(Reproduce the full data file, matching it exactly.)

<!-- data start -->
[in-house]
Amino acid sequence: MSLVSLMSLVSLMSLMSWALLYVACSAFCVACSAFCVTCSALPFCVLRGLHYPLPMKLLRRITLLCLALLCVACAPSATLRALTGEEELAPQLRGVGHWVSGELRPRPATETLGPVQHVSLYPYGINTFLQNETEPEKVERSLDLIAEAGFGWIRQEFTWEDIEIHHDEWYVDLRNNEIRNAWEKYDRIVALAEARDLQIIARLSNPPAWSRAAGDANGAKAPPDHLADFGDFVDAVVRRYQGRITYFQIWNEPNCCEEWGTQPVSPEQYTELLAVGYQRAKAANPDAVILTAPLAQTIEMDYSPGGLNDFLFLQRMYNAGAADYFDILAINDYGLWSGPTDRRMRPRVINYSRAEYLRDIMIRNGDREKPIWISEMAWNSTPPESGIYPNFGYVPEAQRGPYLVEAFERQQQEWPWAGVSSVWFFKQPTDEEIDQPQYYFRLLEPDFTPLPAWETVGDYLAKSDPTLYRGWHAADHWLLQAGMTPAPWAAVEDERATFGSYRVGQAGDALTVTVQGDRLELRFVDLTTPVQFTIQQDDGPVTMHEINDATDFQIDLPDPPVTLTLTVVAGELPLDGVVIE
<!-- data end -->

[in-house]
Amino acid sequence: MSLVSLMSLVSLMSLMSWALLYVACSAFCVACSAFCVTCSALPFCVLRGLHYPLPMKLLRRITLLCLALLCVACAPSATLRALTGEEELAPQLRGVGHWVSGELRPRPATETLGPVQHVSLYPYGINTFLQNETEPEKVERSLDLIAEAGFGWIRQEFTWEDIEIHHDEWYVDLRNNEIRNAWEKYDRIVALAEARDLQIIARLSNPPAWSRAAGDANGAKAPPDHLADFGDFVDAVVRRYQGRITYFQIWNEPNCCEEWGTQPVSPEQYTELLAVGYQRAKAANPDAVILTAPLAQTIEMDYSPGGLNDFLFLQRMYNAGAADYFDILAINDYGLWSGPTDRRMRPRVINYSRAEYLRDIMIRNGDREKPIWISEMAWNSTPPESGIYPNFGYVPEAQRGPYLVEAFERQQQEWPWAGVSSVWFFKQPTDEEIDQPQYYFRLLEPDFTPLPAWETVGDYLAKSDPTLYRGWHAADHWLLQAGMTPAPWAAVEDERATFGSYRVGQAGDALTVTVQGDRLELRFVDLTTPVQFTIQQDDGPVTMHEINDATDFQIDLPDPPVTLTLTVVAGELPLDGVVIE